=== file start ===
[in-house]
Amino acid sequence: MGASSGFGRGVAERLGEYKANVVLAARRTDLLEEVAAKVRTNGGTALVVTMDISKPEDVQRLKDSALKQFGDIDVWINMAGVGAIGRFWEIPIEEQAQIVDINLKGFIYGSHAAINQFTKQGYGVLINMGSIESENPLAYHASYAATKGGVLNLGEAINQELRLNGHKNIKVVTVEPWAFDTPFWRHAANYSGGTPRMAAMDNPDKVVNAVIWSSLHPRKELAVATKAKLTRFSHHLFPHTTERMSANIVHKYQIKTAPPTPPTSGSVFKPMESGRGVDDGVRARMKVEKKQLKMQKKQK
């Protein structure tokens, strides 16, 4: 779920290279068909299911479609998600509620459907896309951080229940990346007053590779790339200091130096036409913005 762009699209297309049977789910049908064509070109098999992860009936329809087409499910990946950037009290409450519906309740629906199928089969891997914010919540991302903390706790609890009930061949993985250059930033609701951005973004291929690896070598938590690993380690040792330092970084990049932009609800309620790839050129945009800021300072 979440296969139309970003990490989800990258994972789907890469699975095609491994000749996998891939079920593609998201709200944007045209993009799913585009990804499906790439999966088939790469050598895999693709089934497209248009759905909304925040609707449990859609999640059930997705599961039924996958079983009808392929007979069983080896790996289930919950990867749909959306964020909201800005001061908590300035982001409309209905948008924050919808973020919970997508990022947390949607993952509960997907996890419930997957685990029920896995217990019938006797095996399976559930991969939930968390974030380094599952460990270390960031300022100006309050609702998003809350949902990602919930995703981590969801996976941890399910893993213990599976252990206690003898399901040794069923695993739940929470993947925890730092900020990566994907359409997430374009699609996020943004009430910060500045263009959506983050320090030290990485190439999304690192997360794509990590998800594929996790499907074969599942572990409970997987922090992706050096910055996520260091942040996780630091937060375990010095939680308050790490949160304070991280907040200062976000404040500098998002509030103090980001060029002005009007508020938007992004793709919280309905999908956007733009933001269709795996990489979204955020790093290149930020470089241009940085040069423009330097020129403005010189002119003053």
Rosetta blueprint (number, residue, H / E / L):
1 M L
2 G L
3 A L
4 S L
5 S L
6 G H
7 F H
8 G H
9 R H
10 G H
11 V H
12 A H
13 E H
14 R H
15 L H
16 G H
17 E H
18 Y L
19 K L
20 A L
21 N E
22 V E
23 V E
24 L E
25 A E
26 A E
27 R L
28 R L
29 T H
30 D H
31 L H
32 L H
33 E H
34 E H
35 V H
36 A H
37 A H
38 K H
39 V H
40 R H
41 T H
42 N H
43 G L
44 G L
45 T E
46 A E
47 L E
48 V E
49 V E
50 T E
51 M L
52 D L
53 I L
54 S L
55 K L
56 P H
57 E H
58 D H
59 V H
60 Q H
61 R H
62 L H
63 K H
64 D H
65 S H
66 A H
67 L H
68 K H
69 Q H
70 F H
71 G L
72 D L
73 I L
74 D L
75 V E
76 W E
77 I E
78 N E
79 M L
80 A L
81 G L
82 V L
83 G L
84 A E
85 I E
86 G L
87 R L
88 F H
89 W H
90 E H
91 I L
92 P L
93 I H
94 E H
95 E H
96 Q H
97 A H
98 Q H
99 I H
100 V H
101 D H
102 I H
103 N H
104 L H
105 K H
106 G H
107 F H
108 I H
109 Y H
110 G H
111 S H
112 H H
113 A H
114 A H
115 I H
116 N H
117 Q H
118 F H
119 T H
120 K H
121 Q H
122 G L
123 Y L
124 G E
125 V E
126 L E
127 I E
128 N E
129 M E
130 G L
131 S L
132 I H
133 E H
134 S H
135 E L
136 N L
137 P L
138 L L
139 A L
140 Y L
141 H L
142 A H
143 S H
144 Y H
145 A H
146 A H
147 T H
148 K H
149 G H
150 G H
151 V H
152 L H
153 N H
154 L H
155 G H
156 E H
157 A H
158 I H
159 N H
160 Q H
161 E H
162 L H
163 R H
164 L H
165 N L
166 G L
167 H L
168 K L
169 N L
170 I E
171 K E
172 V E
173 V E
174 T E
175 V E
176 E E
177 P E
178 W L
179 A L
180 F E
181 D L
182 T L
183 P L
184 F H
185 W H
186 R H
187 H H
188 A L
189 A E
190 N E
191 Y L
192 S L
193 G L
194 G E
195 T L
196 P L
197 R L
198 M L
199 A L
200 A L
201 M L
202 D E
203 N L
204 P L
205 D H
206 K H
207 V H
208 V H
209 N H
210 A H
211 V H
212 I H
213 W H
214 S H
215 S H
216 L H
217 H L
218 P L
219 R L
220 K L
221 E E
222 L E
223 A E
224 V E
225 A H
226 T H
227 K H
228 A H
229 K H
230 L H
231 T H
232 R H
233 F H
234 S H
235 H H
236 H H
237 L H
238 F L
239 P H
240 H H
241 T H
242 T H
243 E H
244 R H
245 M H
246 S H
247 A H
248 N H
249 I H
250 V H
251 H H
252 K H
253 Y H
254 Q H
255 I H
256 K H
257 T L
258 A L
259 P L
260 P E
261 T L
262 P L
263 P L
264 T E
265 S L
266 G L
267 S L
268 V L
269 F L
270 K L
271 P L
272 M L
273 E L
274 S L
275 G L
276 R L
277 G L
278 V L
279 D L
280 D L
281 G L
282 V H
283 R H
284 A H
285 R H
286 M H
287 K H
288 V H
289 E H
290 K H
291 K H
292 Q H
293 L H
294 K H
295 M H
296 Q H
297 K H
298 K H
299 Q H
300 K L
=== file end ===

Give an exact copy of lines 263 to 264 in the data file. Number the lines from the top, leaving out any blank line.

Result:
259 P L
260 P E